Why mythology and autism?

Why mythology and autism?

The idea for this project started to take shape at a meeting in 2008 with a special needs teacher, who mentioned that, in her experience and those of her colleagues, autistic children often enjoy classical myth. I began to wonder why this might be the case, and whether – as a classicist who researches, and loves, classical myth – there was anything I could contribute. I started this blog to report on my progress which was often sporadic until the launch of the Warsaw-based European Research Council-funded project Our Mythical Childhood (2016-21) to trace the role of classics in children’s culture. My key contribution to the project is an exploration of classics in autistic children’s culture, above all by producing myth-themed activities for autistic children. This blog shares my progress, often along Herculean paths.

March-April 2020

Here is what I am planning to do over several postings this Spring – to straddle Autism Awareness Week in late March and early April. Lately, I have been overhauling my chapter for Mythical Hope, the first of the books from the ERC-funded Our Mythical Childhood project. It was presenting Hope-themed material in the autumn of 2019 that got me to look in new ways at what I had previously written. Here I put my project again under an aegis of Hope, and I’d welcome feedback!



Thursday, 26 March 2020

Hope lost? (Hope-bearer 2)

Hope, by G.F. Watts (1886), Tate: information here
Where Hope is brought up in relation to autism, it is often linked to its loss. There is a pattern in literature on autism which sets out how parents of a child diagnosed as autistic find their hopes for their child evaporating. If there was any remaining source of hope this would, now, be in relation to a sought-after treatment or even a cure – some way to enable the child to leave autism behind. For example, as a young autistic woman in the 1980s and 1990s, Sue Rubin:

“did not give her parents much hope. She hit herself. Pulled hair. Bit her own arms and hands. She could not speak.”[1]

In his Life, Animated: A Story of Sidekicks, Heroes, and Autism, Ron Suskind reflects on the hopes and dreams parents hold for their young children:

“Presidents? Nobel Prize winners? Global celebrities? Super Bowl quarterbacks and prima ballerinas. It could happen. Or, more soberly, millionaire philanthropists or, at the very least, graduates of the finest colleges…then graduate school stars, most-recognized professionals in their field.”

Then he details the loss of such hopes for his son on the day he and his wife enrolled Owen at a school for disabled children and watched him interact with his new peers:
“How many of these breathless expectations…constitute the traditional allotment. Best way to figure that is to extract them, one by one, and smash them in the corner. The pile is quite high. And that’s what we do.”[2]

As the autism-rights pioneer Jim Sinclair outlines in a landmark address from 1993, such responses are common:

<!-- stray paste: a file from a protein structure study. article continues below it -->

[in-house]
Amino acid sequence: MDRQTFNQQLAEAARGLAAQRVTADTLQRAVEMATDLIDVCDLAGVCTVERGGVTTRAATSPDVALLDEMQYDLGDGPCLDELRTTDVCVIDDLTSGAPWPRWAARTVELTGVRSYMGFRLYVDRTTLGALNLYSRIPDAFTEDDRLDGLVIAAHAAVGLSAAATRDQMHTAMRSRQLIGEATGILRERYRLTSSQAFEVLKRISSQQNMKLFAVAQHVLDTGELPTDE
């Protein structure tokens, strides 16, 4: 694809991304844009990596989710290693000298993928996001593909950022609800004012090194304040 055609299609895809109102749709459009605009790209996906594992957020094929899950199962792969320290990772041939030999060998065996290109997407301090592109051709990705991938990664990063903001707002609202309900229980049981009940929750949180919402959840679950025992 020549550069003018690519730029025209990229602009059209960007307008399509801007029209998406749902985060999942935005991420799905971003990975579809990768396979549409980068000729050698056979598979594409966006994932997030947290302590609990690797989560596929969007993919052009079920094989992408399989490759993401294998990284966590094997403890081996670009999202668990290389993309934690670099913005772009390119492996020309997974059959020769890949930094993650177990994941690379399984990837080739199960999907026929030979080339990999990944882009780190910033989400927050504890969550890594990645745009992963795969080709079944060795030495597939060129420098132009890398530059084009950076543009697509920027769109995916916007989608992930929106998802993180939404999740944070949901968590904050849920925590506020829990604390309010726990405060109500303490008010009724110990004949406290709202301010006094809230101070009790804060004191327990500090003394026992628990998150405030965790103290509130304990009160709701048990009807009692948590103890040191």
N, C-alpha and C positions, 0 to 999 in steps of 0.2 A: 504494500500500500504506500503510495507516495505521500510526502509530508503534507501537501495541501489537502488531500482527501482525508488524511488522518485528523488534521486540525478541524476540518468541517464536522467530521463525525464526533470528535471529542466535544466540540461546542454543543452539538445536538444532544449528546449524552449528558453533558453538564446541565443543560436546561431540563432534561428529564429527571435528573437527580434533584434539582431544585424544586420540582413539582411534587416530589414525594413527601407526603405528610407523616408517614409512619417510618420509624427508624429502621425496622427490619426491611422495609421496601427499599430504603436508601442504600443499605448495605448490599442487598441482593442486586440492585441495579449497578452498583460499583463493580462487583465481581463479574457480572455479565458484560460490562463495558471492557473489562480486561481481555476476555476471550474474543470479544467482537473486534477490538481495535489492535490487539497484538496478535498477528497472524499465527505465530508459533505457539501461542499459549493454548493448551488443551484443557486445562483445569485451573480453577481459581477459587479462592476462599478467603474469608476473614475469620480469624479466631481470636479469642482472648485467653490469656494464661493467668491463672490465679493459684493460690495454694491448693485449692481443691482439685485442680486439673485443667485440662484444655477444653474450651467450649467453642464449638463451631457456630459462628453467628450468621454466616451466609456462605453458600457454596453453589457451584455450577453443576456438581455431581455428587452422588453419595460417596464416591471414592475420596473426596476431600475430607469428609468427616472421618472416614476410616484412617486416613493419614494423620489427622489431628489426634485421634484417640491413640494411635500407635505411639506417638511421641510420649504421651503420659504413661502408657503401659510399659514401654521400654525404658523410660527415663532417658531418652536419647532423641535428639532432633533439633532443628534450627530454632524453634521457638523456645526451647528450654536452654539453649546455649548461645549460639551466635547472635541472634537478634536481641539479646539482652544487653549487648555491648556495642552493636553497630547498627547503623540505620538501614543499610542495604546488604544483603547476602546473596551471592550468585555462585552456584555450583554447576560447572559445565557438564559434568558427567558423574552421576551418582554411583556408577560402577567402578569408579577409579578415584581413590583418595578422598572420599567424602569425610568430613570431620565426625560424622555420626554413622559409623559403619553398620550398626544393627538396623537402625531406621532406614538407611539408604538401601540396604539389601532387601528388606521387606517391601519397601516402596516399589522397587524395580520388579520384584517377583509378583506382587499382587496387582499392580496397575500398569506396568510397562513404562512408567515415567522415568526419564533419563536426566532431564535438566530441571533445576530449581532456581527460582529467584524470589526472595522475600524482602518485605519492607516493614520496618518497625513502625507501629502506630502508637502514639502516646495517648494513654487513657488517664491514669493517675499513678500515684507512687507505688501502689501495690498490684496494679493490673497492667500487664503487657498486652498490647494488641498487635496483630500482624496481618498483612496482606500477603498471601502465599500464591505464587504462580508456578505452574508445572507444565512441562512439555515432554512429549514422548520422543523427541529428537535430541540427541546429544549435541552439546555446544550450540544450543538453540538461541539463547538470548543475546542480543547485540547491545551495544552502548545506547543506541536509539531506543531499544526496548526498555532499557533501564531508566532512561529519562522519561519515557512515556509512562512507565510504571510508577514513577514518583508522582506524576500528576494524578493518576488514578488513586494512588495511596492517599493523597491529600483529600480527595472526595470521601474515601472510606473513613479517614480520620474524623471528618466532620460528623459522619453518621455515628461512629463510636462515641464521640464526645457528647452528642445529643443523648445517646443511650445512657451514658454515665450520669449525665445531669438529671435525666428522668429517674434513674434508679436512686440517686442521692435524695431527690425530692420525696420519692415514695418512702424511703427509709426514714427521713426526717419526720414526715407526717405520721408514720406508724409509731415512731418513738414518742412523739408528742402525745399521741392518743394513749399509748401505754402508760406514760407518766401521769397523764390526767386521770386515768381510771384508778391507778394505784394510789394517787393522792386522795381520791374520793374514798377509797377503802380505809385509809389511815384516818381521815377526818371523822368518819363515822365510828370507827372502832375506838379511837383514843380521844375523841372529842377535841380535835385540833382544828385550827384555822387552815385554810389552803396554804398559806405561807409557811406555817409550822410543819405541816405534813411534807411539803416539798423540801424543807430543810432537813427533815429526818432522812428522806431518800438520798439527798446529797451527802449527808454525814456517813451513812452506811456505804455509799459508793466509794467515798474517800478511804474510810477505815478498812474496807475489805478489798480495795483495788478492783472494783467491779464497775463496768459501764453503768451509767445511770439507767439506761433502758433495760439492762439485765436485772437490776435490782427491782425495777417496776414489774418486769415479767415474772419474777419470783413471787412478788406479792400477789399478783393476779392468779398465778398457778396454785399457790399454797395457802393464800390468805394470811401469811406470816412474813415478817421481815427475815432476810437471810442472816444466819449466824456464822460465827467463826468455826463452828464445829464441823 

“[p]arents often report that learning their child is autistic was the most traumatic thing that ever happened to them. Non-autistic people see autism as a great tragedy, and parents experience continuing disappointment and grief at all stages of the child's and family's life cycle.”[3]

Such feelings of “disappointment” and “grief” – and the despair experienced by parents of autistic children point to a family life seen to be shaped by hardship – for the parents raising an autistic child and for the child themselves. Where Hope remains, it is a desperate Hope – a Hope in spite of the odds that appear to be stacked up against the child and their family. Such is the kind of hope expressed in the conversation Ron Suskind recalls between himself and his brother Len concerning the cost of various therapies for Owen:

“Worst case, we’ll have to support him for the next fifty years and thirty years after we’re dead”
He’s already there
“That worst case or likely case?”
“Somewhere in between, but we’re hopeful.”
Hmmm. He’s not one to discount hopeful…
“Hope’s not nothing,” he says, quietly to his reflexively optimistic little brother. “Just tough to run the numbers on it, that’s all.” (26).

Autism, indeed, is often discussed in terms of what is lacking on the part of an autistic person – in terms of what are seen as deficiencies – in how they fall short of behaviour and skills and ways of feeling and understanding others. For instance, the landmark research by Lorna Wing, which transformed how autistic people have been regarded and supported, defined autism in relation to where autistic people fall short. Wing set out a “triad of impairments” comprising difficulties that cohere in anyone diagnosed as autistic: to be autistic as defined by Wing is to experience difficulties in social and emotional understanding, difficulties in how to communication, and a lack of flexibility in ways of thinking and behaving.[4] 

More recently, among the characteristics of autism detailed in the current – fifth – edition of the Diagnostic and Statistical Manual of Mental Disorders (DSM–5), the go-to handbook for diagnosing and managing psychological conditions, are “communication problems” and “difficulty relating to people, things and events” (emphases added).[5] Autistic children, then, are regarded as persistently needing to face with things that they supposedly find hard. It is seen as hard for them to behave in a manner deemed suitable to wider society – and some forms of behaviour cause harm – to themselves when, like Sue Rubin as detailed above, they cause injure themselves and to others when, for example, they attack other children or family members of strangers.